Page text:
MD: So how do you get from the Roma of now to the Roma that a Salah and a (Miralem) Pjanic in years to come don't want to leave and others want to join them there with the revenue streams and everything else?
JP: Look, first of all, I think every team has players that go and go to another place. Look at Juventus, they lose (Paul) Pogba, there's those situations going on at all the teams where people leave, I'm getting news all day long that this one wants to leave a big team. How does Neymar potentially go back because he doesn't want to stay at PSG? I'm not so worried about that, in the situation in the case of a Salah, he wanted to go back to the Premier League and had something to prove there. Pjanic is just a simple thing, he had a buyout clause. We would like to have less of those than we do and work with less of those buyout clauses but sometimes you can't do anything about it so we really didn't have a choice with him either.
MD: Complete this sentence for me: In five years time you hope Roma will...
JP: Have a stadium and win a Champions League and win a Scudetto and win a Coppa Italia and maybe let me keep what little hair I have left.
MD: That's aiming high. For now, you can't win this year's Scudetto but you can play a part. What an ending to the season this could be with Juve and Napoli after their win in Turin, but Roma could have a part to play still.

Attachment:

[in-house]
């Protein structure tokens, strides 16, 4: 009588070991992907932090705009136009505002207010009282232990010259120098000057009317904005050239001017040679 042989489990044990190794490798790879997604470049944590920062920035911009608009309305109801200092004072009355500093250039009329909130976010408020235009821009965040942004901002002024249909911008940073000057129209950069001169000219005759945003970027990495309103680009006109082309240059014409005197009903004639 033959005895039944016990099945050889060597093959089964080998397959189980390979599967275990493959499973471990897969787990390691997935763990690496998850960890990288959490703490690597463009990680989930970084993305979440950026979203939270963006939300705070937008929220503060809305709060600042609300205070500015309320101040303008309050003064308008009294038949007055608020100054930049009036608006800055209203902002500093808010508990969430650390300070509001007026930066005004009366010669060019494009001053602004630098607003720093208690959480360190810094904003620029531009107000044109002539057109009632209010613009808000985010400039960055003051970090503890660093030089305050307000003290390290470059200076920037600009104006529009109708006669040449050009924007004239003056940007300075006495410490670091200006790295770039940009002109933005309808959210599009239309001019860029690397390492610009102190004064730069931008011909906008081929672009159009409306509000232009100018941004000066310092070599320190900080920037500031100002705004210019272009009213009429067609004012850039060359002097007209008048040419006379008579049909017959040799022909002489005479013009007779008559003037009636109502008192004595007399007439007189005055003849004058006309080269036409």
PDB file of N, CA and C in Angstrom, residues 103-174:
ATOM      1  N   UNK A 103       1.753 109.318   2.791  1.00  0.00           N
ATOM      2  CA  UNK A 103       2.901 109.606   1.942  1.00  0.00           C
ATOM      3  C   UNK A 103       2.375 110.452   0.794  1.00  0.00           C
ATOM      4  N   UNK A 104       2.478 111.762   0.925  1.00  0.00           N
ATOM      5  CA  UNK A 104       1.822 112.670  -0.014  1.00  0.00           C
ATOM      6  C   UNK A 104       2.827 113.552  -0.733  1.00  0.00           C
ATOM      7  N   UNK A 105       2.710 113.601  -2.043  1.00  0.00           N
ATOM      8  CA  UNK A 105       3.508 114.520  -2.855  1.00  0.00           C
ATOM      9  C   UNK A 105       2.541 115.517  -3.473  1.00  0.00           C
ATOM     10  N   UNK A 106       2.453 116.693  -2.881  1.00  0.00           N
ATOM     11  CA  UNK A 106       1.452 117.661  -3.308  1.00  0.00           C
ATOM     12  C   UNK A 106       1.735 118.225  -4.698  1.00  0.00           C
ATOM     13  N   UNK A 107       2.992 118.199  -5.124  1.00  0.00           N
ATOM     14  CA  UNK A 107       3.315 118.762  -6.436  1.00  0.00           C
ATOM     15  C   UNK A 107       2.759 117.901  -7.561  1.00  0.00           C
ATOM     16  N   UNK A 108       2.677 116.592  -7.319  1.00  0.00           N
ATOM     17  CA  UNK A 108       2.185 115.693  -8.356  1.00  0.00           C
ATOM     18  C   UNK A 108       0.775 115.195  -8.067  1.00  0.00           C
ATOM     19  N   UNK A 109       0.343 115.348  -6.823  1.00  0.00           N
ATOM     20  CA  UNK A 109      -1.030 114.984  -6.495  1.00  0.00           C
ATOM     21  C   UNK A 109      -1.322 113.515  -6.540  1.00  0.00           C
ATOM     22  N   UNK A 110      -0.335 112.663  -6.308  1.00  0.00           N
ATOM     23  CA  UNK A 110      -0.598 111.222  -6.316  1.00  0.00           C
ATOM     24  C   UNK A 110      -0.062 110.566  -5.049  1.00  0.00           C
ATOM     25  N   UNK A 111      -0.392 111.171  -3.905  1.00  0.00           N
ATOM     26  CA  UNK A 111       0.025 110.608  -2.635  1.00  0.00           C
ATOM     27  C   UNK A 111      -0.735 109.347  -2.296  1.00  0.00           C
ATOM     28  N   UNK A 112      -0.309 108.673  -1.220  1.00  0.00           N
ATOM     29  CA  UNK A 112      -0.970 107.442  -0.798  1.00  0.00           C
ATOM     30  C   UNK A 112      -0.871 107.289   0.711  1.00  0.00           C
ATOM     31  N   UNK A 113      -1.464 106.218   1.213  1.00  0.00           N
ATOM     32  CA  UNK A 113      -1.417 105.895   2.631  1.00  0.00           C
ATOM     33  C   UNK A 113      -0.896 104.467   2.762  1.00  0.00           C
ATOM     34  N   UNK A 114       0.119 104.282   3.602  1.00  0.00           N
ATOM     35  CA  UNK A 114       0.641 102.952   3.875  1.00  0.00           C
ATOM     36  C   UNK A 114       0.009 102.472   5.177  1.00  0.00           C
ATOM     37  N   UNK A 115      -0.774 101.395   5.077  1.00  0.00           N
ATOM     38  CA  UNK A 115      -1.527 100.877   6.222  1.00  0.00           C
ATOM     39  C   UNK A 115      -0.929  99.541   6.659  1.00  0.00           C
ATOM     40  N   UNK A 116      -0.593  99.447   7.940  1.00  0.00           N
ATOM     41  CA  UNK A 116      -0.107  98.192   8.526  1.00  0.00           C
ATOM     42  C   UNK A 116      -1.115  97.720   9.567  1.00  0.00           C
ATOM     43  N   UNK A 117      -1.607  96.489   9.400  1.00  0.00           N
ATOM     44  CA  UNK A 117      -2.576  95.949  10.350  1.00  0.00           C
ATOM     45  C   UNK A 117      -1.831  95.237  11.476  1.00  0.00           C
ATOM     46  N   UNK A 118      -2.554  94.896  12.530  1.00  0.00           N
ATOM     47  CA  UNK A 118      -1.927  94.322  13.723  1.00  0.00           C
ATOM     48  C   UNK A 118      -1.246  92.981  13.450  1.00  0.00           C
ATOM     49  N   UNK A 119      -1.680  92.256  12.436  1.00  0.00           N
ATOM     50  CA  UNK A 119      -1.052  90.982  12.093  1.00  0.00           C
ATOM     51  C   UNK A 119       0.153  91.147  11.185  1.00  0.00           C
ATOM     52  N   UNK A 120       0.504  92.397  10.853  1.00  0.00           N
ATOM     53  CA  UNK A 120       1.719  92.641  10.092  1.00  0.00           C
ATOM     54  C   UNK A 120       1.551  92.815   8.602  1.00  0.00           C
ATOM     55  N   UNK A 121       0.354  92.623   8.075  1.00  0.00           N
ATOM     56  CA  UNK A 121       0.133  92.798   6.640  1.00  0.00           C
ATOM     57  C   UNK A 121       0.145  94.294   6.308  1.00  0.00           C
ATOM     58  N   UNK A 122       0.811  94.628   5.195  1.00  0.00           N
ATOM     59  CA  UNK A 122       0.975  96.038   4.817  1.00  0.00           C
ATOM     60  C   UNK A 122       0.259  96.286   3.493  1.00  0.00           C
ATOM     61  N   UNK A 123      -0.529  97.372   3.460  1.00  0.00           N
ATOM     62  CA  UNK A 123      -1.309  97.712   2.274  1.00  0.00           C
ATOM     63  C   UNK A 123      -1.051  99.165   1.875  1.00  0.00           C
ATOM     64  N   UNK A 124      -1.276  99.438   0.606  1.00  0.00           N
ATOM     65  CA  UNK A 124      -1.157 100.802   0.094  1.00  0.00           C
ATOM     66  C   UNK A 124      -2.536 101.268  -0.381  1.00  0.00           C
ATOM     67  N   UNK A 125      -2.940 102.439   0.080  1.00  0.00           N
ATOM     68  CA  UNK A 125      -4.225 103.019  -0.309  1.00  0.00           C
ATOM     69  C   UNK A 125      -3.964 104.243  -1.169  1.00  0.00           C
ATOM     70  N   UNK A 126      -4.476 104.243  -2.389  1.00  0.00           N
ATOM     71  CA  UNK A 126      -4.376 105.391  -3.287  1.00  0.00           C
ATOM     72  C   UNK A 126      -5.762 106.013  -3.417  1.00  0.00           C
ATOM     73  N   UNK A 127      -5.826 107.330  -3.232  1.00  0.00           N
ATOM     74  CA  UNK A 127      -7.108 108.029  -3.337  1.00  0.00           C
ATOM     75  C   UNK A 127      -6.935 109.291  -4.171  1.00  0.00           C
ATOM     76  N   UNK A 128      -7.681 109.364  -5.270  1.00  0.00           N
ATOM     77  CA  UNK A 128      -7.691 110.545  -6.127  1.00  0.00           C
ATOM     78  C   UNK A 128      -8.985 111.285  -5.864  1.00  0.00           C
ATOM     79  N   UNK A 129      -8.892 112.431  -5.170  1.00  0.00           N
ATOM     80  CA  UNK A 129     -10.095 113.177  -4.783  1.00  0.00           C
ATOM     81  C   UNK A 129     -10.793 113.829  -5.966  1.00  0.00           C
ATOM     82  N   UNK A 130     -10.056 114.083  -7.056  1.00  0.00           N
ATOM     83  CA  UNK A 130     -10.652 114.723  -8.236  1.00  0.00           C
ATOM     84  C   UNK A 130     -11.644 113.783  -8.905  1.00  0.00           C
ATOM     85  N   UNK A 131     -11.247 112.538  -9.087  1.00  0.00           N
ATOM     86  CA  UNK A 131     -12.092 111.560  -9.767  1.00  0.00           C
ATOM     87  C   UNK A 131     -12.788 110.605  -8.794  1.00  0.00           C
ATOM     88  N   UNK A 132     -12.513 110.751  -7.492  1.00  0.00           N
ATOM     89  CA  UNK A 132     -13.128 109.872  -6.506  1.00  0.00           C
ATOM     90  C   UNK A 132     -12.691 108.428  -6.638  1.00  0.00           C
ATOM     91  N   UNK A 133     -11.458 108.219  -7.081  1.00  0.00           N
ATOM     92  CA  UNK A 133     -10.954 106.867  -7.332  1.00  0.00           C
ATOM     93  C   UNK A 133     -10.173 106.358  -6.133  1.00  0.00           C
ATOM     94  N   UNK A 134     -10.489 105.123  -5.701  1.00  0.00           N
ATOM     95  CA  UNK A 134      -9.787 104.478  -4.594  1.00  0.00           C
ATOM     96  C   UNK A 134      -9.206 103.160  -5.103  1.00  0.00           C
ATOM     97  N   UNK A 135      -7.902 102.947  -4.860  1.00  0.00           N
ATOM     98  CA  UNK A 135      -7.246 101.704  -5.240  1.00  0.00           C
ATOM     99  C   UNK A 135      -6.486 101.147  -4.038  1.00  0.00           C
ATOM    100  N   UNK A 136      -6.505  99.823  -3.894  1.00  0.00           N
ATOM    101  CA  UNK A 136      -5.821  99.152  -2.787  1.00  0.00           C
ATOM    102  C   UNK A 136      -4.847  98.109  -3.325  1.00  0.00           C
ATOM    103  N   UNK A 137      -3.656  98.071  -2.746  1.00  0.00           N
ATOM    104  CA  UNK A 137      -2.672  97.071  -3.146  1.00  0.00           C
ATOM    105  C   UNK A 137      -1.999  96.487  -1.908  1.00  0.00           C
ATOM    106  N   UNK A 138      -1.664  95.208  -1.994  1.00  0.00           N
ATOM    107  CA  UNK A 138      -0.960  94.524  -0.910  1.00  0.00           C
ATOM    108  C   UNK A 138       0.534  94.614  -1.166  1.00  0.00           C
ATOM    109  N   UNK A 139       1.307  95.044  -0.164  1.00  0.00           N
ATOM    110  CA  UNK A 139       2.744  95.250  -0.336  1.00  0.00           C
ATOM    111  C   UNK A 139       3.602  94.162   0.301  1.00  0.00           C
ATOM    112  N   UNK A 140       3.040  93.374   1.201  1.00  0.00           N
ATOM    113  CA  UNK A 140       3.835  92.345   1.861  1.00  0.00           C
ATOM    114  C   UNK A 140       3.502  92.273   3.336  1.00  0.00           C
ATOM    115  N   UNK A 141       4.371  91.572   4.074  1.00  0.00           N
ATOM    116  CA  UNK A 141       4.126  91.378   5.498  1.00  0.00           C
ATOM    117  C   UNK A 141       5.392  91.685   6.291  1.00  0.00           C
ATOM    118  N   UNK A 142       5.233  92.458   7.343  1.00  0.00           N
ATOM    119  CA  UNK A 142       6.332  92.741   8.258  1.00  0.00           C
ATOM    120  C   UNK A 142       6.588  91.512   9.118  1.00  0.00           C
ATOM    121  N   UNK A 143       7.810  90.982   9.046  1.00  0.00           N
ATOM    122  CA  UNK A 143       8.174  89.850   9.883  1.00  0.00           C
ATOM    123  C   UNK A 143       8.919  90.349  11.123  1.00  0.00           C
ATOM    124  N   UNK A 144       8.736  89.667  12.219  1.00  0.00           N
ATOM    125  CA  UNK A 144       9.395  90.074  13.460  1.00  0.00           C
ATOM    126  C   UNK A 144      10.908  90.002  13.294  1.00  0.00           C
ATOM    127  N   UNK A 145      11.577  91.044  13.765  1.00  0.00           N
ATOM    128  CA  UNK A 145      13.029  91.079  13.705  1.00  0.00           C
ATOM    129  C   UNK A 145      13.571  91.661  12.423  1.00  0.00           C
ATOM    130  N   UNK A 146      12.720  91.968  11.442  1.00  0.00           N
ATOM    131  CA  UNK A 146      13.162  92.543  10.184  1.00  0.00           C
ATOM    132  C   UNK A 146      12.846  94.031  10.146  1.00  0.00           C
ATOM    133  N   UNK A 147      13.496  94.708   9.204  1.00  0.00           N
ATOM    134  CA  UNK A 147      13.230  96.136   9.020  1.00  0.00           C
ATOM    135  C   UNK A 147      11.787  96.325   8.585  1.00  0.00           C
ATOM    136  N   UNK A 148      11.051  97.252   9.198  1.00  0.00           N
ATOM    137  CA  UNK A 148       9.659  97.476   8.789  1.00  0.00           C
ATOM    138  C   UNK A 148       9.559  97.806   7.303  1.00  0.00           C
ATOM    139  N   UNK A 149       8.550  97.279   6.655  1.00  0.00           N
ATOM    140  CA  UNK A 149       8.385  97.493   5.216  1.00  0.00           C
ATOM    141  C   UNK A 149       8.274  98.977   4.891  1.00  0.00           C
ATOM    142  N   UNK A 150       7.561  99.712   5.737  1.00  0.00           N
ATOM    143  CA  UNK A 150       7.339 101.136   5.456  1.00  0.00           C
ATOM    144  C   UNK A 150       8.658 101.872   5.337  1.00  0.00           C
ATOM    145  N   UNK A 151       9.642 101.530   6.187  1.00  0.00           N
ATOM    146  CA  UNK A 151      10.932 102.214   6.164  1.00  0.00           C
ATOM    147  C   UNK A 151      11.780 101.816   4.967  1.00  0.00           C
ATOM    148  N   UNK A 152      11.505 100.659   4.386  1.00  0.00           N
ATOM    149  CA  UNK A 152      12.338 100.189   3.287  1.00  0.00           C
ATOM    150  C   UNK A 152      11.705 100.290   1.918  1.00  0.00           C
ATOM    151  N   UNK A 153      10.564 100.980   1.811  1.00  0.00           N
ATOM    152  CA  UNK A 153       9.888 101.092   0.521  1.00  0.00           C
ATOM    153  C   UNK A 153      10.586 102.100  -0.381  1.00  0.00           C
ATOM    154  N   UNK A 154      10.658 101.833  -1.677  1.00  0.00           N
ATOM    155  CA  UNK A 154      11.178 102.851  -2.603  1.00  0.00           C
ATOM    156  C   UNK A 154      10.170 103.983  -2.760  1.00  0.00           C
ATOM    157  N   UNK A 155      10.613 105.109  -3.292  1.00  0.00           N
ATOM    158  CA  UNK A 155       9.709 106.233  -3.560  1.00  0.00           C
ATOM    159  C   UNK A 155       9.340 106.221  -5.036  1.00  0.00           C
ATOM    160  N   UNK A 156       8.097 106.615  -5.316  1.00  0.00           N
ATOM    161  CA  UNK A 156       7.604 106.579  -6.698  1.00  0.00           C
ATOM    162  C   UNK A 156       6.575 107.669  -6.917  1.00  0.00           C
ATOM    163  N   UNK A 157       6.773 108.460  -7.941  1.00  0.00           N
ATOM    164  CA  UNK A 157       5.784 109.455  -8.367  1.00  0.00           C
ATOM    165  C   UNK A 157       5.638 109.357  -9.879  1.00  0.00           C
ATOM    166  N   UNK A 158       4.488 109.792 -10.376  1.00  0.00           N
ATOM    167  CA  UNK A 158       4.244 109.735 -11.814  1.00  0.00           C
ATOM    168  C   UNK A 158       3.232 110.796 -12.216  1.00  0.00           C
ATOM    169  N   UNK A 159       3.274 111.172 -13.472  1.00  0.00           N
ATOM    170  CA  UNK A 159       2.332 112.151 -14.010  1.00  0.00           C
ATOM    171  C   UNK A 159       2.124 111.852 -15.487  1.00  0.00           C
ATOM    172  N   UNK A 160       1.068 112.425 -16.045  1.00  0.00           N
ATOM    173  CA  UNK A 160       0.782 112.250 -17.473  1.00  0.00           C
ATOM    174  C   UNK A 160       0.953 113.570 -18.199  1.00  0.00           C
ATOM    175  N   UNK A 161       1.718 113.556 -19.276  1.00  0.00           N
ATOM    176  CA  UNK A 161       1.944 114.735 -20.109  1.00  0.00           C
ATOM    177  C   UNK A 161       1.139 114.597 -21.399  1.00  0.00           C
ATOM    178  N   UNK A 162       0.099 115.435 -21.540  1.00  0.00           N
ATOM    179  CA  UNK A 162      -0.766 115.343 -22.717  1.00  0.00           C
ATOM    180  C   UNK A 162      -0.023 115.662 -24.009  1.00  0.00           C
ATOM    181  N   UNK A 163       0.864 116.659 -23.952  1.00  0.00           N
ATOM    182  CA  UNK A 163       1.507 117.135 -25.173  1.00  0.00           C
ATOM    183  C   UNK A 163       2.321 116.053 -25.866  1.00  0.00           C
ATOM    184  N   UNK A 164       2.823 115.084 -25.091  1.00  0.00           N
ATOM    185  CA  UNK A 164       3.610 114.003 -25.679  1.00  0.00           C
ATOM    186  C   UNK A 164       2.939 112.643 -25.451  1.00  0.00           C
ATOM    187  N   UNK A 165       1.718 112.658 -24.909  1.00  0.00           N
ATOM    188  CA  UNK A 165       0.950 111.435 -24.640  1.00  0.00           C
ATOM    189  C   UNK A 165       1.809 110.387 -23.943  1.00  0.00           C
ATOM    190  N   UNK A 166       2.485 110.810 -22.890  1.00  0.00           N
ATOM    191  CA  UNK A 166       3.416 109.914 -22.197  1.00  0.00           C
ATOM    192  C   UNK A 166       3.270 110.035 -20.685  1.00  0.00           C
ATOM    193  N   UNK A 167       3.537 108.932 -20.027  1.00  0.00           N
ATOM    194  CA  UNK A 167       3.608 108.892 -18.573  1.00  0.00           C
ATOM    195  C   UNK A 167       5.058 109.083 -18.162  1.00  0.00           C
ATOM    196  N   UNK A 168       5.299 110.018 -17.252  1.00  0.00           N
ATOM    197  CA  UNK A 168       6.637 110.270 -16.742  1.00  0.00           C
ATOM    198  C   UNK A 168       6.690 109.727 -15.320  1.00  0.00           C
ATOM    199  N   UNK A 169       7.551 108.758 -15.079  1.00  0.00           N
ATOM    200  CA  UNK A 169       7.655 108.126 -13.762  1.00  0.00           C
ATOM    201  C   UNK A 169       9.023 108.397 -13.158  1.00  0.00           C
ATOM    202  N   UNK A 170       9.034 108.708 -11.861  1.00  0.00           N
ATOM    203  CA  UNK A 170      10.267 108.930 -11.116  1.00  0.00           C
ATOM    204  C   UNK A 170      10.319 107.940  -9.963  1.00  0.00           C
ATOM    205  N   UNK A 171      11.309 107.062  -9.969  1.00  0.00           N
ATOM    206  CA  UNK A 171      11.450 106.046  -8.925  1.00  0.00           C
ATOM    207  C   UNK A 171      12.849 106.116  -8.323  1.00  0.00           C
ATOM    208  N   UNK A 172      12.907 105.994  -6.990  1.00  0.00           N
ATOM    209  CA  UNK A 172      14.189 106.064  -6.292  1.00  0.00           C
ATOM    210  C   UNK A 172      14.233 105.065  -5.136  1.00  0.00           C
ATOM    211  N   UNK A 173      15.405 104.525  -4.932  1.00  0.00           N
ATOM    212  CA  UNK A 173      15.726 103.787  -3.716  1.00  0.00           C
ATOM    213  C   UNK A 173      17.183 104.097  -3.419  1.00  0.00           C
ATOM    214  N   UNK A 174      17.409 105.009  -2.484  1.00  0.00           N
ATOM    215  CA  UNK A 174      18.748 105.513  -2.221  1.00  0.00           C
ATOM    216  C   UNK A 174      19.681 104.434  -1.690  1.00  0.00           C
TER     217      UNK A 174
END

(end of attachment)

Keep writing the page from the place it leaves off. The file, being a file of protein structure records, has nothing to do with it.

JP: There's four big games as far as I'm concerned. We have to get in Champions League one way or another as I said two weeks ago and we took care of business in the last couple of games. We've got some big games left, Juve being one of them, but every single one is a tough game. You look in the league and you see Benevento winning 1-0 [over Milan] and you just look at these games. The Italian league is a very, very, very difficult, tactical, strategic league so we can't look and say Juve when we have three other games that on paper sometimes people may think they look easy but they're just not, they're not that easy.
MD: Have you ever been to Kiev [the venue for the UCL final]?
JP: I have not, no. I actually know where it is on a map, but I haven't been there. It's a beautiful city. I was with a friend of mine yesterday, who is formerly from there, 35-plus years ago and we were talking about the city. I would love to go.
MD: But you have superstitions: You only go to home games. If Roma gets to the final it is not a home game for you. Nothing would keep you away from the final?
JP: It's not a home game for whoever we might be lucky enough to play either.
MD: Nothing would keep you away?
JP: No, I don't think so.
MD: Final question, you needed a towel and something to dry yourself off after you decided to go for a little dip in a fountain?
JP: Three, because I was sitting there for the next two hours eating at the Garden of the Russie and so I had towels all over me.
MD: Let me fast forward to next Wednesday. If Roma are to beat Liverpool at home, would you have a dip in the same fountain and could you afford the fine?
JP: Well the fine was nothing, I mean the €450 wasn't that bad, it was what I said afterwards of giving the €230,000 to fix the fountain in front of the Pantheon, so the fines are nothing. I think I'm done with the fountain stuff but there's a lot of other good stuff there.